When my family and I were up exploring the great north woods of Maine last week, we stumbled upon many different wild edibles and medicinals growing around us. There was this young northern white cedar outside the door of our cabin bursting with small green cones weighing down its branches. There was a rocky ledge point that jutted out into the lake we explored countless times. It was covered in bunchberry, wild low bush blueberry, mountain cranberry and sweet gale. The edges of the long miles of logging roads were covered with lovely wild flowers and medicinals that every time I identified one, I wanted to stop and gather. But with two young children in tow to regulate, time foraging is short and I only wanted to take what I would use.
So we gathered what we could, teaching our children along the way. Watching. When it comes to berries, young children just want to try them all especially my just turned two year old. We call him Wreckless. His favorite was the bunchberry.
Bunchberry (Cornus canadensis) is a small, close to the ground umbrella shaped plant. It has a woody stem and four to seven leaves in a whorled pattern that spreads by underground rhizomes. In the spring it produces tiny flowers sounded by four white bracts (look like petals). The red berries emerge in the late summer and the leaves turn burgundy in the fall.
After eating blueberries, bunchberry will taste bland. This was my first encounter trying them. A jelly like fruit surrounding a small seed. This was not my husbands first encounter with the mysterious red berry. He had tried them numerous times and was excited about the size of the patch we found. He told me to really try to enjoy the subtle flavor. I noticed my 2 year old excited and wildly gobbling them off my husband’s hand. He loved them. His new developing taste buds savored it’s faint sweetness. We gathered a waterbottle full of them and made pancakes the next morning. I also winged up some bunchberry syrup/sauce. Just a few hand fulls or berries, water and honey in a pot. Boiled it down and jarred. Smelled amazing.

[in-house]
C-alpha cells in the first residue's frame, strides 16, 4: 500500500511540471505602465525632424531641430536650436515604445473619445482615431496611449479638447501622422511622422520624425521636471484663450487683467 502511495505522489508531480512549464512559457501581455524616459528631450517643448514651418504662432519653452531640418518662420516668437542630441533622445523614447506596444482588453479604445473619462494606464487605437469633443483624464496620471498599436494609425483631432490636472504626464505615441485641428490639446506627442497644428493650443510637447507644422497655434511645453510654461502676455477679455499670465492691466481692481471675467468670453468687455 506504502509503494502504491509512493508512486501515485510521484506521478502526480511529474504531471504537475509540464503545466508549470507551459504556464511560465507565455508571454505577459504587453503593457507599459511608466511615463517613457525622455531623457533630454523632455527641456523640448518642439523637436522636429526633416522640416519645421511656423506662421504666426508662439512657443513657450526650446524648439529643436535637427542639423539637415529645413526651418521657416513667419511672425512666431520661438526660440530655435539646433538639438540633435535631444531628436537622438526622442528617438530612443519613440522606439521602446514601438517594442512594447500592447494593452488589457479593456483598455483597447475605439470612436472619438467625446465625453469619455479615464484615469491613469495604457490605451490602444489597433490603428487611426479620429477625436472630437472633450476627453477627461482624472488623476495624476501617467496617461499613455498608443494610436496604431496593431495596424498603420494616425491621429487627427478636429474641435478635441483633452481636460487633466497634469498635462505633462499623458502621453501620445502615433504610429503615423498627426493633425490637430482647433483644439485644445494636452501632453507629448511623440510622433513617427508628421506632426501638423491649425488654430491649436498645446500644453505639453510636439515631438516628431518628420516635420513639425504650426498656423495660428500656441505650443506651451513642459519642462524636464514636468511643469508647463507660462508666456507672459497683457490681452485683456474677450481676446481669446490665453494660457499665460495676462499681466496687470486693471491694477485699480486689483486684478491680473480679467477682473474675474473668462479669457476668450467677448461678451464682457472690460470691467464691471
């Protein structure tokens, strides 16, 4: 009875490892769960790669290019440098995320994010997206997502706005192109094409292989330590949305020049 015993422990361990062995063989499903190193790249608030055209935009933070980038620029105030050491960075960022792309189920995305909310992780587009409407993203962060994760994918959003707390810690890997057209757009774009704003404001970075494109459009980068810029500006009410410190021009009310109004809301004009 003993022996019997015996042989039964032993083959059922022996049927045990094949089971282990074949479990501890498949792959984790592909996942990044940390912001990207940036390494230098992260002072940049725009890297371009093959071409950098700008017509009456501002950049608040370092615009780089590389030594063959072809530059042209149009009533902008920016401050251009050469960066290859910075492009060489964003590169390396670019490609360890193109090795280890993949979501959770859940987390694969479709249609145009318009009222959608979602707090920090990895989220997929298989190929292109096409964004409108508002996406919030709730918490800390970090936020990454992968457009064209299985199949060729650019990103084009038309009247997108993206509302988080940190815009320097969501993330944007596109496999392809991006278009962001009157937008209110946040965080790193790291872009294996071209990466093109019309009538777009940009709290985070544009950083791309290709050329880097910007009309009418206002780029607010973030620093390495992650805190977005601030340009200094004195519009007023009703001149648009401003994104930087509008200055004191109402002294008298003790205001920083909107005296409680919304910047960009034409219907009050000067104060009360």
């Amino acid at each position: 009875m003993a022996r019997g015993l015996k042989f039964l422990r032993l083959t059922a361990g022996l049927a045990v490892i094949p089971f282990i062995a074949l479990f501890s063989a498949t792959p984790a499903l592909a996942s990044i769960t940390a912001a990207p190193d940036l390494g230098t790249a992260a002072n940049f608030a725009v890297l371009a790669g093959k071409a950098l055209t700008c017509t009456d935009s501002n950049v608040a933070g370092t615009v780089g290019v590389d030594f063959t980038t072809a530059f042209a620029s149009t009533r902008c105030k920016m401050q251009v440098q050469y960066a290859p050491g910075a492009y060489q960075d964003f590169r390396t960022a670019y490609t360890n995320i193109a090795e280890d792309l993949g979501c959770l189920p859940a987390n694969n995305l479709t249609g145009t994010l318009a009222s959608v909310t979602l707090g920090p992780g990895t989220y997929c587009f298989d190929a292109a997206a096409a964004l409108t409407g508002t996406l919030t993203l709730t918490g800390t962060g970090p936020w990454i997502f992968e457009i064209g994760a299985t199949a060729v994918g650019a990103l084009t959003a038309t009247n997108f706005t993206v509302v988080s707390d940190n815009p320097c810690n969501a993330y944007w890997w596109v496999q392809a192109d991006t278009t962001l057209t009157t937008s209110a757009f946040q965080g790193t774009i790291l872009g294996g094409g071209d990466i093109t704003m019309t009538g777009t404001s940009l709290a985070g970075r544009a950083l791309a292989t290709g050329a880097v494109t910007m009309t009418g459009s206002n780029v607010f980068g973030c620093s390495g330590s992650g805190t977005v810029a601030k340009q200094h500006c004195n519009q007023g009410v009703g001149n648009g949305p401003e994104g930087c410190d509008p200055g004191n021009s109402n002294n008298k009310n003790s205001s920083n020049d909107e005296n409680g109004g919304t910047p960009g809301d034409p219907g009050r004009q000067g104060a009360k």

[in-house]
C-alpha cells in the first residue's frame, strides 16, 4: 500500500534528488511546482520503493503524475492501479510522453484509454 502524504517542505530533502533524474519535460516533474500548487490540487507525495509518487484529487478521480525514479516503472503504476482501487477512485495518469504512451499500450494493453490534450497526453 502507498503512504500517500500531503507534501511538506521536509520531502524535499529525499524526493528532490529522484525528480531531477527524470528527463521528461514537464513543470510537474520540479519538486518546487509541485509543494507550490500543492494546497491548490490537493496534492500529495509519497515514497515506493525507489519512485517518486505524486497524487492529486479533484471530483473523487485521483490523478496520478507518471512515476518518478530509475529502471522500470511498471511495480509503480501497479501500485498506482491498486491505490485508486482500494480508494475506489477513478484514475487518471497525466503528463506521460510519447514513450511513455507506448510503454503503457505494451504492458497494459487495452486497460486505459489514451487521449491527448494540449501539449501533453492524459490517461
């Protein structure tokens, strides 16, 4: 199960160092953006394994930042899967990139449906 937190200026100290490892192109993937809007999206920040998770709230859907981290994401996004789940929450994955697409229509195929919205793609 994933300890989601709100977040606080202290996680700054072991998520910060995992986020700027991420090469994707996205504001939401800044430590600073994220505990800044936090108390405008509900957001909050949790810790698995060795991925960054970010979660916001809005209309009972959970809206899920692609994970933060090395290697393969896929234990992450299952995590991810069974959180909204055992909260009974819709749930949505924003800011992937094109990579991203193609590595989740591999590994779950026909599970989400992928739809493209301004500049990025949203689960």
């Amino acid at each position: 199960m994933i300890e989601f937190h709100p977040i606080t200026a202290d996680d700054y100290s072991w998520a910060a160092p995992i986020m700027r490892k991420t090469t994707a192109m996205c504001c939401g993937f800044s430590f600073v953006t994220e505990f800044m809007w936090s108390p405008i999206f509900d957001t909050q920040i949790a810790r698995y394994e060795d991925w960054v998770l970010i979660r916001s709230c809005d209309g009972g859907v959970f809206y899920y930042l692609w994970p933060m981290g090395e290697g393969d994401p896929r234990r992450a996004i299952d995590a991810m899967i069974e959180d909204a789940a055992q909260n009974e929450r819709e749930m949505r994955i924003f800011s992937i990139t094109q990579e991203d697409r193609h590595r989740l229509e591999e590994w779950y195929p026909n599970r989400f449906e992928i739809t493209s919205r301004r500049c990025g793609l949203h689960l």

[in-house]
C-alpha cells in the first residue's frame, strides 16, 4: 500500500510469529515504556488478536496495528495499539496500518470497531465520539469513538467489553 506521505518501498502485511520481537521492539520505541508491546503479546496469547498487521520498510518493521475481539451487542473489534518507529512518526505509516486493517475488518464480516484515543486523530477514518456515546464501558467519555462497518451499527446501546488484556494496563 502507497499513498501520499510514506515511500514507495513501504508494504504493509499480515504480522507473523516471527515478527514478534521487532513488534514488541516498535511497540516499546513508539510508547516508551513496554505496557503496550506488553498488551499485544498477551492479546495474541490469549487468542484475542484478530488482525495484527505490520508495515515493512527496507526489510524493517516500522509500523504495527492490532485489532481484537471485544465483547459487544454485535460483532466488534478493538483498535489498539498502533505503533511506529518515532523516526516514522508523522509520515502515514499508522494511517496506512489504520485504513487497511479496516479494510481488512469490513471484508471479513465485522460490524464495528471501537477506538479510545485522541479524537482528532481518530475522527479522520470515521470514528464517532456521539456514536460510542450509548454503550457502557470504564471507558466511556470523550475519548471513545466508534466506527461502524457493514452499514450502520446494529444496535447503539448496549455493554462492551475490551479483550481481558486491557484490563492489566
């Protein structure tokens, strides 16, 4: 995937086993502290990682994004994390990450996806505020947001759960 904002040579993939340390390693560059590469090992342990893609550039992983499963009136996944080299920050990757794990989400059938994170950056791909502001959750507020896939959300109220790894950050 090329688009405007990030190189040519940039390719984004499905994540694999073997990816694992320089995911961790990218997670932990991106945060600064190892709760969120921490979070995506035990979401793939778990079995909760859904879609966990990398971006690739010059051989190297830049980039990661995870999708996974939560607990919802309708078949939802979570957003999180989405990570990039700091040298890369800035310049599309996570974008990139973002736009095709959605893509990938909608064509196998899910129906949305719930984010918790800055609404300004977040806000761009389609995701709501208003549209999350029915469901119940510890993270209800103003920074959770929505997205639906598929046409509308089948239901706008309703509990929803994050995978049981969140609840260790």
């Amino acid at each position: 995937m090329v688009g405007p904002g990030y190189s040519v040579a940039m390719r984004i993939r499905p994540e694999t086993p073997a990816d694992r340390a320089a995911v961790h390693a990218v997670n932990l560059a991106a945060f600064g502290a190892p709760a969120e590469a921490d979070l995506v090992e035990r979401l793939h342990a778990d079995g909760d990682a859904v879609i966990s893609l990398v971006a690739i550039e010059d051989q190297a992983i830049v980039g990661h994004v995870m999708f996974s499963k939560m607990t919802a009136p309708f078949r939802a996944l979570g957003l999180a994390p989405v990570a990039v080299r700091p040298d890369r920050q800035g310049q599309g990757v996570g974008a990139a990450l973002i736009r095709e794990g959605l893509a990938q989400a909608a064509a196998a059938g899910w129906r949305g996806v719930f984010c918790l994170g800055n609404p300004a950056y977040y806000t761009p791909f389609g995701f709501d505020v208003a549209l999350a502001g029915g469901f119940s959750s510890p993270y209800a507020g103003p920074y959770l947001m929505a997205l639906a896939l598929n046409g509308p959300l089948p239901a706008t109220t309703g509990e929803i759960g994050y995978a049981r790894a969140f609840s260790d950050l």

Now back to the beer.
My previous blog post about The Backyard Gruit Beer came along with us on our trip. It was a hit. Refreshing with a hint of a sour malt taste. So with what we gathered up north came home and brewed a lovely smelling gruit that is fermenting on my counter as I type this. Again, foraging and using plants that you are familiar with is important in creating a gruit. If you are not experienced, that’s okay too. Just use herbs and fruit from your local farmer or store. Many of the measuring I eye balled. I usually go by smell when boiling and adjust.
2 1/2 cups brown sugar or maple syrup
3 tbsp sweet gale leave and nutlets (Myrica gale)
1 cup Ground ivy (Glechoma hederacea)
1/2 cup Eastern White Cedar green cones and sprigs (Thuja occidentalis)
3 tbsps Mugwort (Artemisia vulgaris)
6 flower tops of Yarrow with some top growth leaves (Achillea millefolium)
1/2 cup Common yellow wood sorrel (sour lemon apple flavor)
Couple hand fulls of bunchberies (cornus canadensis with a few blueberries mixed in)
1 packet of ale yeast (or wild, still learning on the yeast front)
Boil for about 30 minutes, cool (I wait until it’s 92 degree F), strain into glass ferment jug, add yeast. Ferment for 10 days. Finish with bottling, priming, capping and rest for 2 weeks.
Enjoy. I’m still amazed how simple it is to enjoy your own homemade beer, with your own gathered ingredients.
Backyard Rewilding can not take any responsibility for any adverse effects from the use of plants. Always seek advice from a professional before using a plant medicinally or as a food source.